responsible to trapping light energy for photosynthesis

There are currently more than 1700 gene banks in the world today, all dedicated to ex situ conservation of plant diversity. Most of these are seed banks applying conventional storage protocols in which seeds are placed in a freezer at -20C. Such conservation efforts hinge on seed survival following extreme desiccation. However, seed responses to drying vary considerably among species, and those species producing seeds that are intolerant to desiccation (i.e., ‘recalcitrant’ response) are excluded from most seed banking programs. This seed trait, exhibited in several palms and cycads, and many tree species, is most frequent in tropical rainforests, a habitat that is both under threat from deforestation and home to about half the world’s flowering plants. Hence, there is an urgent need for non-conventional methods to preserve diversity of tropical plants. Alternative, innovative approaches use ultra-low temperature (i.e., cryopreservation). Another group of tropical and subtropical species produce seeds that tolerate partial drying but tend to age rapidly under conditions used in conventional seed banks. These species include important commodities (e.g., coffee, neem, tea), fruits (e.g., citrus, papaya) and ornamentals (e.g., orchids, Anthurium). Cryopreservation is also the only option to preserve diversity of these species. The purpose of this symposium is to explore current understanding of the factors that contribute to successful seed and tissue cryopreservation such as control of intracellular water relations, permeation of cryoprotective chemicals and retention of cell structural integrity. Using case studies on tropical biodiversity, the importance of multidisciplinary approaches that combine biochemistry, biophysics, microscopy will be highlighted and areas for future research needs will be identified.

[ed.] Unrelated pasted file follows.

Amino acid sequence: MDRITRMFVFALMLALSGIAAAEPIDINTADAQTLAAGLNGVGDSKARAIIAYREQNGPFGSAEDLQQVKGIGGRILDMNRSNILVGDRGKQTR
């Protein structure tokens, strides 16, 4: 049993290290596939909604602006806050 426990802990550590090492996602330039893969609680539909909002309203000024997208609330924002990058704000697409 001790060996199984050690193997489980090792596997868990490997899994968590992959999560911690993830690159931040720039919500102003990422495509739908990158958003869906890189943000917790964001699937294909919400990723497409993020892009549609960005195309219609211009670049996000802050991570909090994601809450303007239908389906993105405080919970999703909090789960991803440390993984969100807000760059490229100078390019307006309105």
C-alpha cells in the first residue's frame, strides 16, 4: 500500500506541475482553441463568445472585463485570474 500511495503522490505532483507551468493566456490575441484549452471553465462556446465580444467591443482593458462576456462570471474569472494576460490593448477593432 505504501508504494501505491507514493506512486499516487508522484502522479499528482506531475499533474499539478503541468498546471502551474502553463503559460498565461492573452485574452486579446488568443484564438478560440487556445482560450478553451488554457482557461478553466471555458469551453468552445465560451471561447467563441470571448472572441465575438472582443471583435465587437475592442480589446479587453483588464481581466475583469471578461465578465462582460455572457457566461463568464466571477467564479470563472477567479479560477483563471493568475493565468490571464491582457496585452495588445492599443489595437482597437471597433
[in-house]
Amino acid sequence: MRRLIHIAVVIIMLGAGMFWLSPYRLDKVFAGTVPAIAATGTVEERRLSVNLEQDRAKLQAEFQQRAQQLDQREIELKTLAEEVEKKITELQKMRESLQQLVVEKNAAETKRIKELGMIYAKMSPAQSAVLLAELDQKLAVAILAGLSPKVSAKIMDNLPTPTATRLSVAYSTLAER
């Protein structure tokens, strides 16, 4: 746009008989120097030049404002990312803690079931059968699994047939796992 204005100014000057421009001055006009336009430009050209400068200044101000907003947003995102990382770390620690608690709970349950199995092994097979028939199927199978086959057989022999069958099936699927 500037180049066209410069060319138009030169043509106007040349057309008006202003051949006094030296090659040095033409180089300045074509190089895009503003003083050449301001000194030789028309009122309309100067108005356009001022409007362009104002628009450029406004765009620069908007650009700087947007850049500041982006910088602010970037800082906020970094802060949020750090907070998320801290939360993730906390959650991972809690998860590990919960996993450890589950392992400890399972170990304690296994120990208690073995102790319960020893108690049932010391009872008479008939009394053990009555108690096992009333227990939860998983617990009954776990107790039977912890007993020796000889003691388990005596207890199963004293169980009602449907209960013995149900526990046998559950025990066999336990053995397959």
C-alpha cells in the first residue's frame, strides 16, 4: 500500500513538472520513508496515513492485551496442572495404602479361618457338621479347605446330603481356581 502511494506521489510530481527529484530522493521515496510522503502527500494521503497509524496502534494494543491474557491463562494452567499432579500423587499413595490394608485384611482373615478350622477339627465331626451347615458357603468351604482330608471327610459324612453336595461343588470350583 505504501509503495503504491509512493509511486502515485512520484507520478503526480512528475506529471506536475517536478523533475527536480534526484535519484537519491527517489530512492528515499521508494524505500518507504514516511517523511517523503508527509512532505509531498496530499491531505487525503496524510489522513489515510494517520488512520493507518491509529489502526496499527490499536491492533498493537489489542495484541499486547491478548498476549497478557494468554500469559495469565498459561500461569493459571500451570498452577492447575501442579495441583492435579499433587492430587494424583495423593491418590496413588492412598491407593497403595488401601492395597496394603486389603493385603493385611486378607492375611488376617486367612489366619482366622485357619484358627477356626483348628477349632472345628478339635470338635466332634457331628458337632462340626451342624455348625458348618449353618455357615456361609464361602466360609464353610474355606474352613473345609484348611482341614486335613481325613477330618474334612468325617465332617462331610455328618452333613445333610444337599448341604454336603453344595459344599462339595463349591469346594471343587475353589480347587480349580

- Photosynthesis research papers explore the process that is necessary for plants to survive.

A limiting factor is a factor that controls a process. Light intensity, temperature and carbon dioxide concentration are all factors which can control the rate of photosynthesis. Usually, only one of these factors will be the limiting factor in a plant at a certain time. This is the factor which is the furthest from its optimum level at a particular point in time. If we change the limiting factor the rate of photosynthesis will change but changes to the other factors will have no effect on the rate. If the levels of the limiting factor increase so that this factor is no longer the furthest from its optimum level, the limiting factor will change to the factor which is at that point in time, the furthest from its optimum level. For example, at night the limiting factor is likely to be the light intensity as this will be the furthest from its optimum level. During the day, the limiting factor is likely to switch to the temperature or the carbon dioxide concentration as the light intensity increases.


Describe the roles of photosynthesis and respiration in ..

I will measure the rate of photosynthesis by measuring the amount of o2 given off in bubbles per minuet from the elodea.